NTSB: Uber’s sensors worked; its software utterly failed in fatal crash


Enlarge / An Uber self-driving car in San Francisco in 2017.

Justin Sullivan/Getty Images

The National Transportation Safety Board has released its preliminary report on the fatal March crash of an Uber self-driving car in Tempe, Arizona. It paints a damning picture of Uber’s self-driving technology.

The report confirms that the sensors on the vehicle worked as expected, spotting pedestrian Elaine Herzberg about six seconds prior to impact, which should have given it enough time to stop given the car’s 43mph speed.

The problem was that Uber’s software became confused, according to the NTSB. “As the vehicle and pedestrian paths converged, the self-driving system software classified the pedestrian as an unknown object, as a vehicle, and then as a bicycle with varying expectations of future travel path,” the report says.

Things got worse from there.

At 1.3 seconds before impact, the self-driving system determined that an emergency braking maneuver was needed to mitigate a collision. According to Uber, emergency braking maneuvers are not enabled while the vehicle is under computer control, to reduce the potential for erratic vehicle behavior. The vehicle operator is relied on to intervene and take action. The system is not designed to alert the operator.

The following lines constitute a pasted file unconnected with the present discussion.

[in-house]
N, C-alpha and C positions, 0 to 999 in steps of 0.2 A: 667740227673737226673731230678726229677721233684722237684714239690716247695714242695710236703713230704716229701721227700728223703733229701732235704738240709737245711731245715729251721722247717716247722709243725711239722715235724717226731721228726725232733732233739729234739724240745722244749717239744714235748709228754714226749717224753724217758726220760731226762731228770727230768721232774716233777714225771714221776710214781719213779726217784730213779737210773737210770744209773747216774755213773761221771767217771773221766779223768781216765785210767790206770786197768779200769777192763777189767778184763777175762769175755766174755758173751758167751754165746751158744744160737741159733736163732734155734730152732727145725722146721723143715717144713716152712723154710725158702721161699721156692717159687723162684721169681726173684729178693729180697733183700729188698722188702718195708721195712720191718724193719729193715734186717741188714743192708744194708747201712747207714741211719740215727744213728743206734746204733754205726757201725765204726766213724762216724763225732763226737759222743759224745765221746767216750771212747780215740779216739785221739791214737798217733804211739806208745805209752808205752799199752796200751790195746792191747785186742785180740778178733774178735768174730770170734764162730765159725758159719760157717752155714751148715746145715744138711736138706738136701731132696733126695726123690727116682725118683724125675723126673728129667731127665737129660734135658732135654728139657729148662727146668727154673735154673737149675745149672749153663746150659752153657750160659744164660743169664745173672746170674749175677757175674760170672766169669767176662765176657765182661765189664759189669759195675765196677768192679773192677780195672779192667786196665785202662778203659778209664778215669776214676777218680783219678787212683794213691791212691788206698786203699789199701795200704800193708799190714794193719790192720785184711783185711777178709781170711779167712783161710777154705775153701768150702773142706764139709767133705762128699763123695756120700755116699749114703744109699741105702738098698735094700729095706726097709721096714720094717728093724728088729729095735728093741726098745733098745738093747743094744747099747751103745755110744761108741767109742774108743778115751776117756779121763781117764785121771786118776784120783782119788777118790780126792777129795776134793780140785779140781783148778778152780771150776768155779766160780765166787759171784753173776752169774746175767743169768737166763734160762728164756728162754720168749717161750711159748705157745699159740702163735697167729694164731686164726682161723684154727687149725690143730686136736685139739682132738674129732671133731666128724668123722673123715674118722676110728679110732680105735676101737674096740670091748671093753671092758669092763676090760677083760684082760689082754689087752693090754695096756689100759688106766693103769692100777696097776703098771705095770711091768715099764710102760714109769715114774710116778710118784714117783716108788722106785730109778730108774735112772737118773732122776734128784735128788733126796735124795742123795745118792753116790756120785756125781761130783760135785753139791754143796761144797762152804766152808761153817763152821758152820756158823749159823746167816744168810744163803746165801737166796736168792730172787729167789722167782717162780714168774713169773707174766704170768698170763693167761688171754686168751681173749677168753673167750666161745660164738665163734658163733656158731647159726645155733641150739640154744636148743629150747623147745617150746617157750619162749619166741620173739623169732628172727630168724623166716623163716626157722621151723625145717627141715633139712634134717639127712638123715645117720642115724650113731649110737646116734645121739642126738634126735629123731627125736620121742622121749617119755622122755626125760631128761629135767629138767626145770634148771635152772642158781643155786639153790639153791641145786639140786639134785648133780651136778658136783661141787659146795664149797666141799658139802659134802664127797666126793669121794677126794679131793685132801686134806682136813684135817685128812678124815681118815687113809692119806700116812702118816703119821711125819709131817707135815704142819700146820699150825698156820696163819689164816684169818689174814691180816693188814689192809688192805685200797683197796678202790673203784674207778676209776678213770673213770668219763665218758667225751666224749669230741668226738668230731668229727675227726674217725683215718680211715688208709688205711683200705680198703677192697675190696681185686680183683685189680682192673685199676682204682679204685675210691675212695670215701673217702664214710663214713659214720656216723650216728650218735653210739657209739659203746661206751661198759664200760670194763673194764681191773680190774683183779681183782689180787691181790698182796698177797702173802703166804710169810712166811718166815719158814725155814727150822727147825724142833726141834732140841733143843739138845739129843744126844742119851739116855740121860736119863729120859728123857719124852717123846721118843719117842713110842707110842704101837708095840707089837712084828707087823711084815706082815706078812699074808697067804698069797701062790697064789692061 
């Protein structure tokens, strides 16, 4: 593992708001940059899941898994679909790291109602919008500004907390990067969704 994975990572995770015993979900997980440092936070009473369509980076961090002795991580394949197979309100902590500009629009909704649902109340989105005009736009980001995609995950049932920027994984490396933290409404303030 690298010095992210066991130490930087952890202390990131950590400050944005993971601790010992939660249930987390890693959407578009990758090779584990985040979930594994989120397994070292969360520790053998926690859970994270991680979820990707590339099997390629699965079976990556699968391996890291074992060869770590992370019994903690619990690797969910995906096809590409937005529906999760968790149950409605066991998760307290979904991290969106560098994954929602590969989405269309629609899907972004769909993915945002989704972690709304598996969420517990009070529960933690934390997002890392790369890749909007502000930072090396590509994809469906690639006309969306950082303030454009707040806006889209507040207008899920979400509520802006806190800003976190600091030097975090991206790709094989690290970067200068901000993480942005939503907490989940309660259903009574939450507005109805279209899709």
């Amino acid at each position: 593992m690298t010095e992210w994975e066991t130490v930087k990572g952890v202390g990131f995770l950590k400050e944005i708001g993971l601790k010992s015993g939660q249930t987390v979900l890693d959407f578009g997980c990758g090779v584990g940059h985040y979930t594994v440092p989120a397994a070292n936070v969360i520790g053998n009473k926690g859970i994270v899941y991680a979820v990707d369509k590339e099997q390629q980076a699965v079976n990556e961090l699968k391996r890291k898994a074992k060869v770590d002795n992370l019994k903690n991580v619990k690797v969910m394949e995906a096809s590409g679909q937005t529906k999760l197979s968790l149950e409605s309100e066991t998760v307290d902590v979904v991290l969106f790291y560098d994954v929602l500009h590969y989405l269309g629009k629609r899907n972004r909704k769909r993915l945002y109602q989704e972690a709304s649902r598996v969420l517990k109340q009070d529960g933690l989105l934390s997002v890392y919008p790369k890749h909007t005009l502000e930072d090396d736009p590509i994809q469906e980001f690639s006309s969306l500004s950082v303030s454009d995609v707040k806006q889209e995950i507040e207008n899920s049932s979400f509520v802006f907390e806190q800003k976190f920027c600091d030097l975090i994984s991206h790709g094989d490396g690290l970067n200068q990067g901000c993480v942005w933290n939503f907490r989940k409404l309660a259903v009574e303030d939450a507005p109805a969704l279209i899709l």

The vehicle was a modified Volvo XC90 SUV. That vehicle comes with emergency braking capabilities, but Uber automatically disabled these capabilities while its software was active.

The vehicle operator—who had been looking down in the seconds before the crash—finally took action less than a second before the fatal crash. She grabbed the steering wheel shortly before the car struck Herzberg, then slammed on the brakes a fraction of a second after the impact. The vehicle was traveling at 39mph at the time of the crash.

Dashcam footage of the driver looking down at her lap has prompted a lot of speculation that she was looking at a smartphone. But the driver told the NTSB that she was actually looking down at a touchscreen that was used to monitor the self-driving car software.

“The operator is responsible for monitoring diagnostic messages that appear on an interface in the center stack of the vehicle dash and tagging events of interest for subsequent review,” the report said.

The driver said she had two cell phones in the car, but neither was used until after the crash, when she called 911.

A report from The Information’s Amir Efrati earlier this month provides some valuable context for the NTSB’s report.

“There’s a reason Uber would tune its system to be less cautious about objects around the car,” Efrati added. “It is trying to develop a self-driving car that is comfortable to ride in.”

“Uber had been racing to meet an end-of-year internal goal of allowing customers in the Phoenix area to ride in Uber’s autonomous Volvo vehicles with no safety driver sitting behind the wheel,” Efrati wrote.

 

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